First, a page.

Welcome to Criminology

Crime is an issue which all citizens and governments confront on a daily basis. Many thousands of people in the public and private sectors are employed in dealing with the prevention and consequences of crime. They make important decisions about the daily lives and freedoms of thousands of citizens. The causes of crime and how it should be dealt with are the subject of intense debate.

The Criminology program provides students with the skills to understand the complexities of crime, to learn about the various stages of the criminal justice system, to critically analyse its workings and tensions and to explore alternative strategies.

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  • Monash Criminology has welcomed back all of our current postgraduate students and welcomed some newcomers at our annual retreat. Monash Criminology is committed to supporting and engaging postgraduates to produce high quality research and to become active, supportive and collaborative researchers. We also took time to note some of our recent postgraduate achievements including three Read more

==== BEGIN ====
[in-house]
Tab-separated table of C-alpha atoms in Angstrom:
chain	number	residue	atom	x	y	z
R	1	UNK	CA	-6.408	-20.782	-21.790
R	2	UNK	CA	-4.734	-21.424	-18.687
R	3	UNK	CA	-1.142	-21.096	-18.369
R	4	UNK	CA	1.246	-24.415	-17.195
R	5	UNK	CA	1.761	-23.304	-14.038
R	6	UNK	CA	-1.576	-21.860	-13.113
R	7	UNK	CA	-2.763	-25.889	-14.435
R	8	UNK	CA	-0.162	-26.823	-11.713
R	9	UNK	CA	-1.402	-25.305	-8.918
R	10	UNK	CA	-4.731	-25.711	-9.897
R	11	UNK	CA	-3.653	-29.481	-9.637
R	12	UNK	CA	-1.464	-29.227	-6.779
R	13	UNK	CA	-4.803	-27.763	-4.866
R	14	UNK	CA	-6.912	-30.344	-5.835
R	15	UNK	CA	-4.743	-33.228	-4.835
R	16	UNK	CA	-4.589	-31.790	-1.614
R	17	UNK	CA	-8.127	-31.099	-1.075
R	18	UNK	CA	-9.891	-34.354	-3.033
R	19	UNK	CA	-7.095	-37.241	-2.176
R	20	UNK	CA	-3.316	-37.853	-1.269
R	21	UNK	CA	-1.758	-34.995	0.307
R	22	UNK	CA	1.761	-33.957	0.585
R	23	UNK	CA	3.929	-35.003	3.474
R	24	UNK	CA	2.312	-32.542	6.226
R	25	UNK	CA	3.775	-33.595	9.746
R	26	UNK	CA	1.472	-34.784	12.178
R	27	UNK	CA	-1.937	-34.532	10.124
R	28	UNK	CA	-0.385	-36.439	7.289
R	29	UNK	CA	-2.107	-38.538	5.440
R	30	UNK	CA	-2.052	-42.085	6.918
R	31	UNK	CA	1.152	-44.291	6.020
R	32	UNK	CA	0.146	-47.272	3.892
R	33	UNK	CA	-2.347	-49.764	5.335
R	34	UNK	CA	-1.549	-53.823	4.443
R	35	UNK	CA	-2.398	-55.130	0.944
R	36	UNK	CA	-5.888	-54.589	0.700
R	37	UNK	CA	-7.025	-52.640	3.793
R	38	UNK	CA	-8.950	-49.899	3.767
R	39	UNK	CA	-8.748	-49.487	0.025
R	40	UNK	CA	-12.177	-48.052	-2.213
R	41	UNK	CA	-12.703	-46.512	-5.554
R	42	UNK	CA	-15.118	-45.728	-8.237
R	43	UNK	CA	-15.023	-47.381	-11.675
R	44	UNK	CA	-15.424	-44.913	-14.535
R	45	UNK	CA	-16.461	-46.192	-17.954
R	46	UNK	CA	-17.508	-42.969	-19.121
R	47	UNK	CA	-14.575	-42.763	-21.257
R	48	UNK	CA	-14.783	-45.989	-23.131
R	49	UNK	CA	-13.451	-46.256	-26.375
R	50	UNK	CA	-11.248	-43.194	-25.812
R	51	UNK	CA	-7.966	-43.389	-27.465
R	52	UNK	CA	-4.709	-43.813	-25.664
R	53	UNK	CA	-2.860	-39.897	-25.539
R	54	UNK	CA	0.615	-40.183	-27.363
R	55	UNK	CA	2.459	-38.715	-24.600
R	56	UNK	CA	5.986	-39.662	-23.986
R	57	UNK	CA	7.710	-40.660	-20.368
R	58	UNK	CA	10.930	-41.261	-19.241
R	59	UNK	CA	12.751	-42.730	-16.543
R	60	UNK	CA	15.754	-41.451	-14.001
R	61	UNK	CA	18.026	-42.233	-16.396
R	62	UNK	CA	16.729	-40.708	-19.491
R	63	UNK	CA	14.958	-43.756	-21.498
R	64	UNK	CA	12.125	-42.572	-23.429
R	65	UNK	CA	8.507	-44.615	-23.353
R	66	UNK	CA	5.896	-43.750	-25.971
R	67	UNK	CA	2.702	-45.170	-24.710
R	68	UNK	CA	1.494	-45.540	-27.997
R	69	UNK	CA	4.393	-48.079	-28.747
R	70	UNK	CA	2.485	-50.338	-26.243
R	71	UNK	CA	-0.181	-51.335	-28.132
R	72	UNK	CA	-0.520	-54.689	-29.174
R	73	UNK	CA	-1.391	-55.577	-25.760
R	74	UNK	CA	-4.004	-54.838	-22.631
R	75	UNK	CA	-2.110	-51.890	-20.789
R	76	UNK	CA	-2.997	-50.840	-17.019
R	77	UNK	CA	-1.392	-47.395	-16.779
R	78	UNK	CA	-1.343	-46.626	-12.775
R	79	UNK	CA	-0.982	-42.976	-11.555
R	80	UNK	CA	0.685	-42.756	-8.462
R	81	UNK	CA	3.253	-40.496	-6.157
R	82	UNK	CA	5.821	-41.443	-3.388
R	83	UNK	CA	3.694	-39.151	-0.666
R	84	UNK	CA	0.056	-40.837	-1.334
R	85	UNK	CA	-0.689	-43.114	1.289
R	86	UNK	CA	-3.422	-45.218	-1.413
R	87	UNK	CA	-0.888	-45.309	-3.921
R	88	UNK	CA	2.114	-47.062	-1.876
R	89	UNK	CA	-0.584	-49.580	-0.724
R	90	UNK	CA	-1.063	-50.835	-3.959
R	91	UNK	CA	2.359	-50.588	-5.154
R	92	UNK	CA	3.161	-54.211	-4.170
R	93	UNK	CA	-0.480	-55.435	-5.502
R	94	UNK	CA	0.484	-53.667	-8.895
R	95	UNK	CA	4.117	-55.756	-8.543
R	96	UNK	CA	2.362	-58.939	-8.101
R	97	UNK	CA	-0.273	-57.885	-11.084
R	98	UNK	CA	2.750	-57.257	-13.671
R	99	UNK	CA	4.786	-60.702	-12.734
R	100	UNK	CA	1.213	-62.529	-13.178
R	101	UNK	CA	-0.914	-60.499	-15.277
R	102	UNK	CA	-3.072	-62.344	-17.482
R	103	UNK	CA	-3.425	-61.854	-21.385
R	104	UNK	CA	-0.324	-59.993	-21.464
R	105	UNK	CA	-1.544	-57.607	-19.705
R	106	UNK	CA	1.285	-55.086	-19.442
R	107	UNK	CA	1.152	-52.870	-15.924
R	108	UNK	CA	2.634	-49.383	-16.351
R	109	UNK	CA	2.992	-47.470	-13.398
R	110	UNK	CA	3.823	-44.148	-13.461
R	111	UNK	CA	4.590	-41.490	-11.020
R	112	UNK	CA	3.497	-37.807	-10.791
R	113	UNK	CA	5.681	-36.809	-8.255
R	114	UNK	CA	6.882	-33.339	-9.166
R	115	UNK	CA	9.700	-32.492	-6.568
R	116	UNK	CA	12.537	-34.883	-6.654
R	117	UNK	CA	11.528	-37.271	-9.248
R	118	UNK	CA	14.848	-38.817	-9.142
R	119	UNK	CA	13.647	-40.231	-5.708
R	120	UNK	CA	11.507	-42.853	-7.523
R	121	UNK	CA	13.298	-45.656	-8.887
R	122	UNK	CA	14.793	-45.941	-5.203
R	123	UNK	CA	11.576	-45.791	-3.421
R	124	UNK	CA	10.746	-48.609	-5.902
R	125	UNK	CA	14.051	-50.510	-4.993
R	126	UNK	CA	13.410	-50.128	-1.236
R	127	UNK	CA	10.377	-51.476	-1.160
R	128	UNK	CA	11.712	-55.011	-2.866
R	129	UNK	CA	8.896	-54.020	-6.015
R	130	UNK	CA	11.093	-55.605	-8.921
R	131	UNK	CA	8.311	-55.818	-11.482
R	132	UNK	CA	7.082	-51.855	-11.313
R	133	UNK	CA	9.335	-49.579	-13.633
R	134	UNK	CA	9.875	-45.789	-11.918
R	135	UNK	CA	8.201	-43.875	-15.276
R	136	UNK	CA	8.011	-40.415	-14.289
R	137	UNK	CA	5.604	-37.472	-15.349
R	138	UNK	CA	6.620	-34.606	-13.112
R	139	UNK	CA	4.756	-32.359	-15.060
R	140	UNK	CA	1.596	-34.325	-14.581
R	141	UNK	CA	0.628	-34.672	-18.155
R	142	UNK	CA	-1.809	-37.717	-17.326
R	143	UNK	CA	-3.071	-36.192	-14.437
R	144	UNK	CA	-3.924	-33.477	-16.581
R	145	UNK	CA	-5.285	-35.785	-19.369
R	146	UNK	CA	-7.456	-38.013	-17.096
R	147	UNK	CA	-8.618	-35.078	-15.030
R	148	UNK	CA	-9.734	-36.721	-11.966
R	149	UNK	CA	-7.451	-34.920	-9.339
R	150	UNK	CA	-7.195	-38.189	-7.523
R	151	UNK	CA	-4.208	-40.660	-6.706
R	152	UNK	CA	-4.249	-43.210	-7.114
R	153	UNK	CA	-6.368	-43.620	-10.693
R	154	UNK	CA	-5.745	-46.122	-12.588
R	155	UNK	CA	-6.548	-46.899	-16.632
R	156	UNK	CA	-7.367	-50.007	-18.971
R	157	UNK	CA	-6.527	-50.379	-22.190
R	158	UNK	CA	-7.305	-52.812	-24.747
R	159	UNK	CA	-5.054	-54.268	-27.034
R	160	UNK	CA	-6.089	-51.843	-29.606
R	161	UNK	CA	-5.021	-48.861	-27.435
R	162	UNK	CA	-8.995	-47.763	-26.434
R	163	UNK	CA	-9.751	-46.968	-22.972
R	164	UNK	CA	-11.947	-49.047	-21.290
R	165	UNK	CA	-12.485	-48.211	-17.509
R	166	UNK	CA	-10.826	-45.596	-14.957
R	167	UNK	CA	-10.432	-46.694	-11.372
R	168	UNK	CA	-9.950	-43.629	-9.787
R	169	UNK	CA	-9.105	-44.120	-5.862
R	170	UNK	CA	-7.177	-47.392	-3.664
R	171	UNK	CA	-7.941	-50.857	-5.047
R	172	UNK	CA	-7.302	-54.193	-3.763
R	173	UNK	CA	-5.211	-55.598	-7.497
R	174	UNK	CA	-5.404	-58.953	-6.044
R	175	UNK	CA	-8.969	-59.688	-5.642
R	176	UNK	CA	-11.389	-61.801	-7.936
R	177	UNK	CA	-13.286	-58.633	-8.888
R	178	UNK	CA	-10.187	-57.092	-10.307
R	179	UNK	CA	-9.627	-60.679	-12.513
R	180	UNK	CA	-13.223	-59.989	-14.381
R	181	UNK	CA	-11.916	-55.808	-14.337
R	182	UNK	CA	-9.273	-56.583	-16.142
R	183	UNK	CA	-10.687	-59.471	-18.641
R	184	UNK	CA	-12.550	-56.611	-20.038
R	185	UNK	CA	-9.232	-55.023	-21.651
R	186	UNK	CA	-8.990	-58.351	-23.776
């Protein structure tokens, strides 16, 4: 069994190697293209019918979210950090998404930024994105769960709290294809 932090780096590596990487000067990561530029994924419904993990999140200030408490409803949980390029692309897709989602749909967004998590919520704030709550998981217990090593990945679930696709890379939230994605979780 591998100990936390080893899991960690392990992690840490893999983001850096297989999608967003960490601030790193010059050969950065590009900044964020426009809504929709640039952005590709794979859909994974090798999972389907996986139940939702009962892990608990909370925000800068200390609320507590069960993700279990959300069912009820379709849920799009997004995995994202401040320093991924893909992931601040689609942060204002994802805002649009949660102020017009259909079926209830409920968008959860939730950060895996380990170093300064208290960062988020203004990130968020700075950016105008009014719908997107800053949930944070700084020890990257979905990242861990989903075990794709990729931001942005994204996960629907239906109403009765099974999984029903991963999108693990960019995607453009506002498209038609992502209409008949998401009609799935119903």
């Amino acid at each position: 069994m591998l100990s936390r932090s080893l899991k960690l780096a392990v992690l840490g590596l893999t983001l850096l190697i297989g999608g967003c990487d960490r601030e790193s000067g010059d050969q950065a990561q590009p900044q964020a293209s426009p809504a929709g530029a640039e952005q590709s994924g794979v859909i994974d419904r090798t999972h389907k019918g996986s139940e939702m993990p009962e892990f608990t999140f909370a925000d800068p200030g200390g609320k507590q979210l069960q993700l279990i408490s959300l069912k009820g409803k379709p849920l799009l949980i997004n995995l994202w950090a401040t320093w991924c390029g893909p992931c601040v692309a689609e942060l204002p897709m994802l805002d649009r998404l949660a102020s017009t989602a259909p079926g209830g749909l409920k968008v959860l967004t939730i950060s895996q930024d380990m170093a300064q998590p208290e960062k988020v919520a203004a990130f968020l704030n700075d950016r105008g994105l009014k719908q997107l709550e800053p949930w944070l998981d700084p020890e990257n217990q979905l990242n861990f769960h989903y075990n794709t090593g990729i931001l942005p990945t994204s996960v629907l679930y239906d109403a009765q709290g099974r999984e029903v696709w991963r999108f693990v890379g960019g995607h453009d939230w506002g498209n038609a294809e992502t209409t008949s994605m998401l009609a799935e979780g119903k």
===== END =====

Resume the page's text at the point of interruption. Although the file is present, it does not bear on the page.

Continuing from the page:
• On Monday 8 December, the 2014 Criminology Dissertation Prize was awarded to Madeleine Ulbrick for her thesis One Step Forward, Two Steps Back: In Defence of Defensive Homicide (see abstract below). Maddy was supervised by Dr Danielle Tyson and Dr Asher Flynn.  The award was presented at a School of Social Sciences morning tea event for all  recipients of Read more
  • Dr Asher Flynn has been appointed a Research Fellow in the School of Law at the University of Warwick for three years. As part of the Fellowship, Asher will spend two months visiting the School of Law in 2015, where she will contribute to teaching, research and postgraduate development. The Fellowship will allow Asher to build Read more
  • Dr Claire Spivakovsky has published a new article with Punishment & Society. The article explores the coercive, restrictive and punitive ways that people with intellectual disabilities are contained and controlled through civil law. Arguing that criminology has largely ignored the existence of such civil mechanisms for detaining people with intellectual disabilities, Claire provides a case study of one such measure: Read more